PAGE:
3 hurricanes in the Atlantic: What we know Thursday

Forecasters Jose Katia now hurricanes

Katia was about 125 miles (201 km) west northwest of the port of Veracruz by midmorning on Saturday, the NHC said, noting that the threat of heavy rainfall continued.

The NHC says the storm could become a major hurricane.

Hurricane Irma may be getting most of the headlines right now, but it's sharing the Atlantic with Tropical Storm Jose and newly formed Tropical Storm Katia, too.

Mexican authorities are preparing for the impact of Hurricane Katia, which could affect over a million people as it rumbles towards the state of Veracruz from the Gulf of Mexico.

As its wind speeds increase, Hurricane Jose has officially transitioned from a tropical storm.

Katia, which is located in the western Gulf of Mexico, is packing winds of 80 miles per hour, according to an 11 p.m. ET advisory from the National Hurricane Center.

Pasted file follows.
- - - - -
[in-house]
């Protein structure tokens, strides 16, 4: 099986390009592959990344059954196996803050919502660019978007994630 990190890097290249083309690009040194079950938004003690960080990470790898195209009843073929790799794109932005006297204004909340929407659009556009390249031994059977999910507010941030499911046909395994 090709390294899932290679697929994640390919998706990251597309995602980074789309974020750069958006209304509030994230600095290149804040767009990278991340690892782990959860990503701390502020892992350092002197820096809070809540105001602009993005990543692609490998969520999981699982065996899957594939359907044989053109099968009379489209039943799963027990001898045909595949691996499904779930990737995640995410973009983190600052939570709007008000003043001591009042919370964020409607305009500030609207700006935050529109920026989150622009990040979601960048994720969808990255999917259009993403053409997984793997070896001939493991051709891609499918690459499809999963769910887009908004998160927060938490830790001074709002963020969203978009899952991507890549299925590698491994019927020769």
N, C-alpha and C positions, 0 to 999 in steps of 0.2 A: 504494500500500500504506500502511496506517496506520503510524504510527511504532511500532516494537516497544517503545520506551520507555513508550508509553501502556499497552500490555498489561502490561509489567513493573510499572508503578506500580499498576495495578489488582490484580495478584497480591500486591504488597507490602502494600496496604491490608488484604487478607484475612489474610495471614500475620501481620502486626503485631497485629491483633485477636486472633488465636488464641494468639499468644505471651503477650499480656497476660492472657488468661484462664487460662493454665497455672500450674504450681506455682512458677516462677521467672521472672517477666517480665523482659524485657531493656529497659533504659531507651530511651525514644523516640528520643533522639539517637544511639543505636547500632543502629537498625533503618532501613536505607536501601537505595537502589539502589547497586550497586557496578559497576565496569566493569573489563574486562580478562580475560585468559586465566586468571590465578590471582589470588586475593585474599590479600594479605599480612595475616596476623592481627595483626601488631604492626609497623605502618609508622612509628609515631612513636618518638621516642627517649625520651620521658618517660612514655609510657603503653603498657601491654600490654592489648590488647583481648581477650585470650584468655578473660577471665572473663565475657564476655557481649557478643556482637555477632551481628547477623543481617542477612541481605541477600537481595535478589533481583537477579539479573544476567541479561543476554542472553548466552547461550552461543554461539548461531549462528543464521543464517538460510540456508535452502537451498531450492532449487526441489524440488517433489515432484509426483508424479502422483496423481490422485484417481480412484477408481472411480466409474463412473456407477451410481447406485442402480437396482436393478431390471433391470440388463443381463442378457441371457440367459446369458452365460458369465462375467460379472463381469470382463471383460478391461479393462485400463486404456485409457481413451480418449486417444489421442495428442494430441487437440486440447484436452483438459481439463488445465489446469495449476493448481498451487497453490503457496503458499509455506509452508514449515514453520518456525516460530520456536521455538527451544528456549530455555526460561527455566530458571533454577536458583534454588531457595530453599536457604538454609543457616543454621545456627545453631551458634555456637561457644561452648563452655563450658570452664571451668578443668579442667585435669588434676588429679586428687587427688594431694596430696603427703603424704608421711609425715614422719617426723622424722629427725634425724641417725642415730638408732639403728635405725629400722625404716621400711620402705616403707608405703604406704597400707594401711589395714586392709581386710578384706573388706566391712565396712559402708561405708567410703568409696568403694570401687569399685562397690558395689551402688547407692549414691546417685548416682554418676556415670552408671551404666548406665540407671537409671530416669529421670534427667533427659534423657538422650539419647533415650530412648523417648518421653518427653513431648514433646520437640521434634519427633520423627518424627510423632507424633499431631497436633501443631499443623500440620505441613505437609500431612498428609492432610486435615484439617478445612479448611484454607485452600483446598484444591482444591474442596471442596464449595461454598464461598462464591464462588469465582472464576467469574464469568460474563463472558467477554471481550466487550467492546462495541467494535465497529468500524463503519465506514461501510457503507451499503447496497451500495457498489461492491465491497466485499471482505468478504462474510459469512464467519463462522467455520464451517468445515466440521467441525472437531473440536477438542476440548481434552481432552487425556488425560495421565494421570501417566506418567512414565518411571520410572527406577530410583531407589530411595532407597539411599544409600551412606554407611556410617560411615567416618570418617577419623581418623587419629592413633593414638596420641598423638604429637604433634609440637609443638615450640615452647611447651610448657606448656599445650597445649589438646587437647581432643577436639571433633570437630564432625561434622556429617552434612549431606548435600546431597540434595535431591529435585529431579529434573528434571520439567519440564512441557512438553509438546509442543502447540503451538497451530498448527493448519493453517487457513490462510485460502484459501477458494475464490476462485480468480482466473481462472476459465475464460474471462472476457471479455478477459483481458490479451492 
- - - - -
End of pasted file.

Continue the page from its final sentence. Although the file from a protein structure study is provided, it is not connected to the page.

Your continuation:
This same phenomenon happened as recently as a year ago when Tropical Storms Ian, Julia and Karl all occupied the Atlantic.

Hurricane Irma hammered the Caribbean island of St. Martin on Wednesday as it packed a potentially catastrophic mix of pounding winds and rain and surging surf that was expected to make landfall in Florida over the weekend. Katia made landfall Friday night as a hurricane.

The Category 3 hurricane could slightly strengthen in the next 12 to 24 hours, a hurricane center forecaster said for an 11 p.m. EDT Thursday update.

The peak of hurricane season is usually around September 10, so more activity is still expected in the Atlantic.



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